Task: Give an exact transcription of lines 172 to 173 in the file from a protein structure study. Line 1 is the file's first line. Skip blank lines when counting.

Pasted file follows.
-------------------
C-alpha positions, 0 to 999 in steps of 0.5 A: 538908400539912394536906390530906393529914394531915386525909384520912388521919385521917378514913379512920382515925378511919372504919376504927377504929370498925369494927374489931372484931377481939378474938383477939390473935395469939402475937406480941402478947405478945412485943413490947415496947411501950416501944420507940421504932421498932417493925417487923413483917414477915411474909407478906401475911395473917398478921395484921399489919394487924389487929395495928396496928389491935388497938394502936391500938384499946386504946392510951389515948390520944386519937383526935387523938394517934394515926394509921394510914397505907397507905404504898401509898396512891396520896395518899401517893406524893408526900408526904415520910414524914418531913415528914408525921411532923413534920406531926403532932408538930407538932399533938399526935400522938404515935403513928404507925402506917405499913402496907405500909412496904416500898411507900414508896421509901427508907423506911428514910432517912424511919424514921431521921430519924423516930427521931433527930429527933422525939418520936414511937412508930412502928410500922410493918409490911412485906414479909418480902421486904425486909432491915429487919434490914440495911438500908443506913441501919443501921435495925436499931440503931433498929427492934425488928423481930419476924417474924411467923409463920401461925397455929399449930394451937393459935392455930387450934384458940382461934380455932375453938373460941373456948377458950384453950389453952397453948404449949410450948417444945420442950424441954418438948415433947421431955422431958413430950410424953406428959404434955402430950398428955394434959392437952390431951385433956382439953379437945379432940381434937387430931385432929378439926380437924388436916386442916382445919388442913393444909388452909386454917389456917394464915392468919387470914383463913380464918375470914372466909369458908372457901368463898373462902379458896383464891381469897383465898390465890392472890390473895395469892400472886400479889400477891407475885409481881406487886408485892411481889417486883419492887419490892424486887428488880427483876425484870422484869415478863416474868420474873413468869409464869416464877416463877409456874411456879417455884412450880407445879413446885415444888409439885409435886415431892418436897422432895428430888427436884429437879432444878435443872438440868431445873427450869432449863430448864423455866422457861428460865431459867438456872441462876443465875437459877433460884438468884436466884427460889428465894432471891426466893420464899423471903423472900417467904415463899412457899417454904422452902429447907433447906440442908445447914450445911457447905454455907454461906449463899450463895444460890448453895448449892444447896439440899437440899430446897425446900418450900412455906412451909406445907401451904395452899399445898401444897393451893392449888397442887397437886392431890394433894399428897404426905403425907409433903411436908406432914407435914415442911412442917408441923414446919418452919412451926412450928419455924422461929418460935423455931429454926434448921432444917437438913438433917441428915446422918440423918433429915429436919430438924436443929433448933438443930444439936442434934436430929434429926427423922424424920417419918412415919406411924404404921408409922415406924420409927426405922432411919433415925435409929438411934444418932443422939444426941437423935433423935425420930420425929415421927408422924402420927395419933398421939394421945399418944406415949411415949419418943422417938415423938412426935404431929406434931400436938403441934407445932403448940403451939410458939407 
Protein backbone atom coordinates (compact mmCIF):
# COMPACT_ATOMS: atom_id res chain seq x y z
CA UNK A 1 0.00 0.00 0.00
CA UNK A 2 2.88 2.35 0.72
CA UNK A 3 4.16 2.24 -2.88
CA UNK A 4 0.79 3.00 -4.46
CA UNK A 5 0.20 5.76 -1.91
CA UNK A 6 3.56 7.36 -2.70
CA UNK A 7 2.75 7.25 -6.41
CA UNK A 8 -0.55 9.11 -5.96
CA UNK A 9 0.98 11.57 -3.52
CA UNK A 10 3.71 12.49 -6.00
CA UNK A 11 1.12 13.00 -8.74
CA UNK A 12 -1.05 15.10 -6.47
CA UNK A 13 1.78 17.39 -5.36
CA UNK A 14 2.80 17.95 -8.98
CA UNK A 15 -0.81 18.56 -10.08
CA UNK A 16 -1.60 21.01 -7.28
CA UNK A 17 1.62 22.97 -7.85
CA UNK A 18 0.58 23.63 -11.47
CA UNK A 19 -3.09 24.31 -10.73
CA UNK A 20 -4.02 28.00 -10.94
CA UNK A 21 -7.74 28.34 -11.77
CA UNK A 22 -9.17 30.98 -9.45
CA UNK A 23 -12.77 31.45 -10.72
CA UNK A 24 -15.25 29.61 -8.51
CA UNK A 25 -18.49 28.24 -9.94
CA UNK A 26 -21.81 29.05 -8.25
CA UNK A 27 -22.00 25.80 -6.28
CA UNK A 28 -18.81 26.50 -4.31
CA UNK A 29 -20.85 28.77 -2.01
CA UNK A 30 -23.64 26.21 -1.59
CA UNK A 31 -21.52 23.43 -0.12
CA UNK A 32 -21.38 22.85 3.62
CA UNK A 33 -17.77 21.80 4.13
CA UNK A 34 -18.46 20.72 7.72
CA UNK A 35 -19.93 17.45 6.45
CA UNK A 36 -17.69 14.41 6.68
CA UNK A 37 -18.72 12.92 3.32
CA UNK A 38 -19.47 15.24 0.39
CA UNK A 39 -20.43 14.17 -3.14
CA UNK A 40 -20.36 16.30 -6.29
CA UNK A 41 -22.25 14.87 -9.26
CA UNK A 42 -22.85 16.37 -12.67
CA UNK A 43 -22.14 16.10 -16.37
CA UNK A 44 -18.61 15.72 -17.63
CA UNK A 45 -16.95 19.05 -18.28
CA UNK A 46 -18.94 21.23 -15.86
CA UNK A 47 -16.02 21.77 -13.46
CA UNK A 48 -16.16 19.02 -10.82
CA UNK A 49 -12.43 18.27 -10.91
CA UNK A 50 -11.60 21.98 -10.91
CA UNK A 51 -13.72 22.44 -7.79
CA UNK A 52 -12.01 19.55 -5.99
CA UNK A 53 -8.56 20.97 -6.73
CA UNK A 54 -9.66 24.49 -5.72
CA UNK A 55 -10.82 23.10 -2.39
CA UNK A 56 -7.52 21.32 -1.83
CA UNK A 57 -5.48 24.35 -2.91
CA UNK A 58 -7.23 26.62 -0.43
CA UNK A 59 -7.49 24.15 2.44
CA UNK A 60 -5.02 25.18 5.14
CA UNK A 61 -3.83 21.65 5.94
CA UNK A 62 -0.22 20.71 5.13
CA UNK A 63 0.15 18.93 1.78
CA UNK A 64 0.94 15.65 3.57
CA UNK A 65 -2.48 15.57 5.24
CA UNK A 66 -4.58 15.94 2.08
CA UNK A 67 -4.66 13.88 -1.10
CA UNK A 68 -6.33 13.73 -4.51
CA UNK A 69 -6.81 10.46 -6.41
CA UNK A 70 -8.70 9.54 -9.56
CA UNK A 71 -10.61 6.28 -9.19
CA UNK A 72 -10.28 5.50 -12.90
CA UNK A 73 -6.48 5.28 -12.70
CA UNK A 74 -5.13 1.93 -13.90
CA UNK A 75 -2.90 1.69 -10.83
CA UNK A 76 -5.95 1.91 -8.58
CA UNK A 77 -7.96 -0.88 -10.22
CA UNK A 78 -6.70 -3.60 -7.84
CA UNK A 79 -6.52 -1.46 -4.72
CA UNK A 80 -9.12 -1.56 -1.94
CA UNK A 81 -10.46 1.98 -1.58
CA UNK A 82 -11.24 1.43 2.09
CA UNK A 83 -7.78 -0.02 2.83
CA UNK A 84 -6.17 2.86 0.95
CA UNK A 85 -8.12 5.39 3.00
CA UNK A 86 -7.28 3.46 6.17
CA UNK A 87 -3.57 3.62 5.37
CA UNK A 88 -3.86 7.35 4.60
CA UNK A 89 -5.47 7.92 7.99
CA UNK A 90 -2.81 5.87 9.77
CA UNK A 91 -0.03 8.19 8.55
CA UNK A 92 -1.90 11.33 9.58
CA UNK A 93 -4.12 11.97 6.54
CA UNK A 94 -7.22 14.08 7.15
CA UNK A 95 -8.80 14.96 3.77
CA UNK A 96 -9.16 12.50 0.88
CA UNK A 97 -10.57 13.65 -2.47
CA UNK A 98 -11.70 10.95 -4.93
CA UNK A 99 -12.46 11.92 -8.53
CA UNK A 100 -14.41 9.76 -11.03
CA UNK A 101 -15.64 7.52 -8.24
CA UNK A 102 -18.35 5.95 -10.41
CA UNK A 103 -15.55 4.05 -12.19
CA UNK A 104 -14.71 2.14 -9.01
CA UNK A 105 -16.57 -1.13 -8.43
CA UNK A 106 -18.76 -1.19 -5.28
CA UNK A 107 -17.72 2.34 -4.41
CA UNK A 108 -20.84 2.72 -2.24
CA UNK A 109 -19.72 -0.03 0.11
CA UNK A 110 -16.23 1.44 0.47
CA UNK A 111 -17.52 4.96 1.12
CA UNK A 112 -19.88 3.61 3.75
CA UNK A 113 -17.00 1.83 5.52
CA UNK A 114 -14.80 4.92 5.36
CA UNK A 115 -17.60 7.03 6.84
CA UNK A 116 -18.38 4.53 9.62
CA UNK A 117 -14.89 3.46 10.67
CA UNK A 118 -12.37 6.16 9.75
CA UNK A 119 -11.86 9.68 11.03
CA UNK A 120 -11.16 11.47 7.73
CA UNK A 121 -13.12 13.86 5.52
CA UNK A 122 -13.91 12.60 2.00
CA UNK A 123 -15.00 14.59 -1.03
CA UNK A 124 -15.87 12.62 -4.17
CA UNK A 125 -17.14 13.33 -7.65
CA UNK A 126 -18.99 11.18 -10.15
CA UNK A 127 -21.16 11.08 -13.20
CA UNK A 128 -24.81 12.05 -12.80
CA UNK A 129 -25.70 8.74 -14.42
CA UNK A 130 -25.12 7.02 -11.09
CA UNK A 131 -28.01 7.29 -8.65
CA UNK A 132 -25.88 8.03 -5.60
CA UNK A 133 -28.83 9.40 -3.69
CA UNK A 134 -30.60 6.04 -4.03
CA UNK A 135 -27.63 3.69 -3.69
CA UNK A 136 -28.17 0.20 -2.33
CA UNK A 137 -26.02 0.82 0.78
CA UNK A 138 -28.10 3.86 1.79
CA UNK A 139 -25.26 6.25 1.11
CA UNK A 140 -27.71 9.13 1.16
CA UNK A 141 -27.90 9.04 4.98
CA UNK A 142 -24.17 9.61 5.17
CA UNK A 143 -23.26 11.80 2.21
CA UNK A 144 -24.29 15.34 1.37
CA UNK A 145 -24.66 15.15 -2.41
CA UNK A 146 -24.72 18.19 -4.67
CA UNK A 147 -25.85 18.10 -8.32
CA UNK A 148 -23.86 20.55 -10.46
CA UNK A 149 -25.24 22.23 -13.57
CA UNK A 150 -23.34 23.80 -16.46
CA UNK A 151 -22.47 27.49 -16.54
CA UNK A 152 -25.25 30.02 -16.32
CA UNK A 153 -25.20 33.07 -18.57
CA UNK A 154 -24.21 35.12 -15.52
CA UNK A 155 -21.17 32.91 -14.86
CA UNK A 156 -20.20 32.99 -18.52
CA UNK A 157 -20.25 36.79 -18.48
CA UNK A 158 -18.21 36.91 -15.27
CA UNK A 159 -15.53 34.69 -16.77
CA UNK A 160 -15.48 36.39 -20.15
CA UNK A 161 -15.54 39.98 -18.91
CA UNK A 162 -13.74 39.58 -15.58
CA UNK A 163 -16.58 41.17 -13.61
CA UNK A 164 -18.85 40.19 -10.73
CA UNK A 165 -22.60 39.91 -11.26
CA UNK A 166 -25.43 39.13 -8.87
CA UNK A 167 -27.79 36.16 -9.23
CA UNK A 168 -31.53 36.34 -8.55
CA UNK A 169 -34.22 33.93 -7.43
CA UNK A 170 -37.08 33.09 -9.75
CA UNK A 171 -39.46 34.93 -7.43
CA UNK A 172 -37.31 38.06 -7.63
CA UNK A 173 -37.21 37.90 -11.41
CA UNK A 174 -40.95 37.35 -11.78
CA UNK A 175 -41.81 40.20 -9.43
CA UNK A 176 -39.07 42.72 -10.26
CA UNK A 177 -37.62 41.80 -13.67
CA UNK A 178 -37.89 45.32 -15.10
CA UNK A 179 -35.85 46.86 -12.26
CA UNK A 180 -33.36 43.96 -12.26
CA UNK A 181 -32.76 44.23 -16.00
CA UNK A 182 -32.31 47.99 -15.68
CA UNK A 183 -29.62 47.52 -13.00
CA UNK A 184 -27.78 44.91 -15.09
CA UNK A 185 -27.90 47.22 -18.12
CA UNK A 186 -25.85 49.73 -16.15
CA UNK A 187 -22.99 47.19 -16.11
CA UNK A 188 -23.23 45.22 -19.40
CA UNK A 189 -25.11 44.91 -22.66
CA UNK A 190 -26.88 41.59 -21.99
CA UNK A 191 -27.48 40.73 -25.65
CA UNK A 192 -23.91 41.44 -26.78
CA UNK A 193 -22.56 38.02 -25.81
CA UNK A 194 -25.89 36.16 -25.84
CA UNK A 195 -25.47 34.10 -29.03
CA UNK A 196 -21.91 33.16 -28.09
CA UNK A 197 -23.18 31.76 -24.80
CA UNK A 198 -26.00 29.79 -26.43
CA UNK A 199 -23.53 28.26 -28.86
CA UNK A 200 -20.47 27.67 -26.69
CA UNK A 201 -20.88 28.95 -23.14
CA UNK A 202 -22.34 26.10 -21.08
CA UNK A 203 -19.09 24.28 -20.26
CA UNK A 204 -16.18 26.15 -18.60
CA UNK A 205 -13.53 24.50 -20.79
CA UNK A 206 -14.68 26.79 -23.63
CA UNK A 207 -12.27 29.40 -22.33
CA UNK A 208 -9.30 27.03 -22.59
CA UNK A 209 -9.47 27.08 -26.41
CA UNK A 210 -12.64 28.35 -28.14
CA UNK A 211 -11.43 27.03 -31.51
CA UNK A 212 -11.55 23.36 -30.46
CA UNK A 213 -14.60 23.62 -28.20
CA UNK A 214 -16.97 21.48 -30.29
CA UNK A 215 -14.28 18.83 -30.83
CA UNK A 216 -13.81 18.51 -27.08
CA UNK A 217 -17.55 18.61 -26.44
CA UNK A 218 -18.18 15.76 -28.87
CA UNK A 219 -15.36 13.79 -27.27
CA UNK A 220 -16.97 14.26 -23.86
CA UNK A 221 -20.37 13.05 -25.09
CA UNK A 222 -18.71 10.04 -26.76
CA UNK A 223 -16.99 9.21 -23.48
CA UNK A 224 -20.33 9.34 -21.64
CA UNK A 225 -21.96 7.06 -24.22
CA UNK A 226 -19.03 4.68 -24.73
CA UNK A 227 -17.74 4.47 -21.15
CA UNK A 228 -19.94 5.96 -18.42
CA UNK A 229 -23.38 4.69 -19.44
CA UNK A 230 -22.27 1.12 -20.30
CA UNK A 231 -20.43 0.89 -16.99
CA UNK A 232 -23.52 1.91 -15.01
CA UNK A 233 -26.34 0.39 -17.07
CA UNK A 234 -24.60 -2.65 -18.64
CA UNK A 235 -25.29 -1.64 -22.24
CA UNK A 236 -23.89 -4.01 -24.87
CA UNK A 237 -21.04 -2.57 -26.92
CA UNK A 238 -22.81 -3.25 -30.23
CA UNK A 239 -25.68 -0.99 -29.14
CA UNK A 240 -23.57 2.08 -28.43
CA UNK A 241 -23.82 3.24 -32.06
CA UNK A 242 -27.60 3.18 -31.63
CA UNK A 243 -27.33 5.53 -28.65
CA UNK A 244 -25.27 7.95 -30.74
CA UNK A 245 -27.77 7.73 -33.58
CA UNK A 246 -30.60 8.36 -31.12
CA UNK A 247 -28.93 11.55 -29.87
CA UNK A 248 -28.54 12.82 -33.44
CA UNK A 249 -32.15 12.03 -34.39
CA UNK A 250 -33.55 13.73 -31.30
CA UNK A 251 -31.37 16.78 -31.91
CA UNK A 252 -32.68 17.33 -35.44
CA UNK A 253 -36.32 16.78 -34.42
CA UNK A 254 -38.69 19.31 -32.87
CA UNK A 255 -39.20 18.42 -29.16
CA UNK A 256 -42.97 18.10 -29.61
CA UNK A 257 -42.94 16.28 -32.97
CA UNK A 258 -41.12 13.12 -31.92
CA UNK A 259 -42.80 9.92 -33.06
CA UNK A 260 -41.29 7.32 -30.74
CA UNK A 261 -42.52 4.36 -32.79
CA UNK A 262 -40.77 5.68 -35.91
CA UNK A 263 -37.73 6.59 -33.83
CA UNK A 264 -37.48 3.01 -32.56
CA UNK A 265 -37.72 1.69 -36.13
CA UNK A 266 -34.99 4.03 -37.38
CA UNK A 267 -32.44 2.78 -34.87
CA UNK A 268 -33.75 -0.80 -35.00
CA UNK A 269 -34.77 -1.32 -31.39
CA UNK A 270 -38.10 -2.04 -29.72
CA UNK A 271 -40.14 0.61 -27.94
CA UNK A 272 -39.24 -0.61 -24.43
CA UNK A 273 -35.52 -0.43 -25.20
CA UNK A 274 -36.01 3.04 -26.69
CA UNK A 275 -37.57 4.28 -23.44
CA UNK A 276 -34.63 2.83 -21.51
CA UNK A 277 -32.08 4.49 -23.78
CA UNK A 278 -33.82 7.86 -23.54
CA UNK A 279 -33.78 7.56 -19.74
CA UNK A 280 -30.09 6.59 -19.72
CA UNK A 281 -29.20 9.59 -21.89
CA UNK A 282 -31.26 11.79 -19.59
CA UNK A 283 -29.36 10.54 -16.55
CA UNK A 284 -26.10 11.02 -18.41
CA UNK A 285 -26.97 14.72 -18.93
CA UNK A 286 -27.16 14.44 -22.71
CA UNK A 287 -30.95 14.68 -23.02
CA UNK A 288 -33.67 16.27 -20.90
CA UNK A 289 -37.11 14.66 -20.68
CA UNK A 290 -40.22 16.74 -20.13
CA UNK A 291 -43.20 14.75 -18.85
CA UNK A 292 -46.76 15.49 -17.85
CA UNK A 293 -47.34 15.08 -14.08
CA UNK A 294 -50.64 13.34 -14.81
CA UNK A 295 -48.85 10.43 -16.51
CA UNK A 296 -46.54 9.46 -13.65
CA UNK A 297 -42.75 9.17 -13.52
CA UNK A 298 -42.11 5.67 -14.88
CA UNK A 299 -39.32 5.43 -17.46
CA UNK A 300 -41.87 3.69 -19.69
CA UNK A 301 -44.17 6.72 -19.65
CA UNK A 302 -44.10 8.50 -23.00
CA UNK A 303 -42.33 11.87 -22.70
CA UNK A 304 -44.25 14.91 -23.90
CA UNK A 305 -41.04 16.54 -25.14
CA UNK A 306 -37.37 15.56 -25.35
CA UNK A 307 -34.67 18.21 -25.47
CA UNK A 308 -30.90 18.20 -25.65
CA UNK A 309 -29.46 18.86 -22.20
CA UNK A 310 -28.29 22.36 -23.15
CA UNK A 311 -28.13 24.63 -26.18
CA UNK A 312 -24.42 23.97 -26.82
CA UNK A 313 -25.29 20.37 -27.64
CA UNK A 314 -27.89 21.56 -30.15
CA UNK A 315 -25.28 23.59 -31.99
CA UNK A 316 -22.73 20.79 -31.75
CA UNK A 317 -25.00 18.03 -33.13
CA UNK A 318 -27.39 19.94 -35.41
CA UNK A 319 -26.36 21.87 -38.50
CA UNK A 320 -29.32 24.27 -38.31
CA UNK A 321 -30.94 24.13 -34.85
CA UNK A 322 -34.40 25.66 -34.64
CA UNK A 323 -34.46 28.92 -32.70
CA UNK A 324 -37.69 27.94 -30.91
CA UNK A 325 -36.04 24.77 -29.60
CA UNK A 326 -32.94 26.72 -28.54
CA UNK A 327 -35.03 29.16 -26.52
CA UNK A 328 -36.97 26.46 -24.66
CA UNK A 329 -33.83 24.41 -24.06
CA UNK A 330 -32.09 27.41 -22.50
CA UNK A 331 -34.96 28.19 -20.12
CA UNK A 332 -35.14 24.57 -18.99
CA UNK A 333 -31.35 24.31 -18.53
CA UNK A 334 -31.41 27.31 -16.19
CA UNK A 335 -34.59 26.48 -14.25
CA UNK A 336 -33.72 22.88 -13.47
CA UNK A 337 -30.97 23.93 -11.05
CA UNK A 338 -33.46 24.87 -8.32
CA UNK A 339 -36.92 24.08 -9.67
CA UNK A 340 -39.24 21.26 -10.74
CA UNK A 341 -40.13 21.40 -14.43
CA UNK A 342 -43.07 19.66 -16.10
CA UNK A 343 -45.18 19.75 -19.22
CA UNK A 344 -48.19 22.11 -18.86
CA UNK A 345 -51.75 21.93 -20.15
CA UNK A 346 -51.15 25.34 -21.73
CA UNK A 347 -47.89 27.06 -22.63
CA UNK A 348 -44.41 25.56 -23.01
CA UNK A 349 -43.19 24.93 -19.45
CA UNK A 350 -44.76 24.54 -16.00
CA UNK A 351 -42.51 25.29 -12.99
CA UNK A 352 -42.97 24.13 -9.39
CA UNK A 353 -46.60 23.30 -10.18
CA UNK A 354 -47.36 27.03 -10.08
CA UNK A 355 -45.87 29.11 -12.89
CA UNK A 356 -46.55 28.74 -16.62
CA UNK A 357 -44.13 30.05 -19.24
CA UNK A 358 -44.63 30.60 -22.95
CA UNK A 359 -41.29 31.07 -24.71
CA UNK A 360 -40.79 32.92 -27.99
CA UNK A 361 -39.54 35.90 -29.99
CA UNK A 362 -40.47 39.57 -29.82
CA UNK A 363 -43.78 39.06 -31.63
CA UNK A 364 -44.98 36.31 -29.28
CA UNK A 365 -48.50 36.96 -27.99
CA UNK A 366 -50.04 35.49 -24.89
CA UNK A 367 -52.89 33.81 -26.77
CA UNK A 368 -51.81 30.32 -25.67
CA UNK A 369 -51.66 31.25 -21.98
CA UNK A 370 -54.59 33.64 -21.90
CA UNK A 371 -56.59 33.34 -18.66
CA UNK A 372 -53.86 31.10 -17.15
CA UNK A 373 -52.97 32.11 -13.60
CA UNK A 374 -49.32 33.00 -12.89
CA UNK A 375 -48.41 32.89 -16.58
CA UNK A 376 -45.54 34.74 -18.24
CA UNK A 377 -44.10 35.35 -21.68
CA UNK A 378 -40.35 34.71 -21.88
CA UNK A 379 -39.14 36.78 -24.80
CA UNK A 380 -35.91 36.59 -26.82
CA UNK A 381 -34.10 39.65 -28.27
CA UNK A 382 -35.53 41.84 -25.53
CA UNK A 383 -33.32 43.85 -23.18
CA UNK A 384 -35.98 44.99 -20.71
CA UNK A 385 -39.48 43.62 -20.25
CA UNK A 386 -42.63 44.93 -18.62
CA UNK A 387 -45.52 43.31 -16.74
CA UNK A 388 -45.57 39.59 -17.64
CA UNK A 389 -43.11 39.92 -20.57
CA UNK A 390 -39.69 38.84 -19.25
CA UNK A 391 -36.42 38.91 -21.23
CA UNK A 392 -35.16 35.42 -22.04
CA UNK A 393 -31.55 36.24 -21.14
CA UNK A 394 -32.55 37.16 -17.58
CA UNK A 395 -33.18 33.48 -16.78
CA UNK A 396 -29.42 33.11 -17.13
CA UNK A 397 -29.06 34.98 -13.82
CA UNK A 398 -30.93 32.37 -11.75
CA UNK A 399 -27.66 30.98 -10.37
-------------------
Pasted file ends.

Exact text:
CA UNK A 169 -34.22 33.93 -7.43
CA UNK A 170 -37.08 33.09 -9.75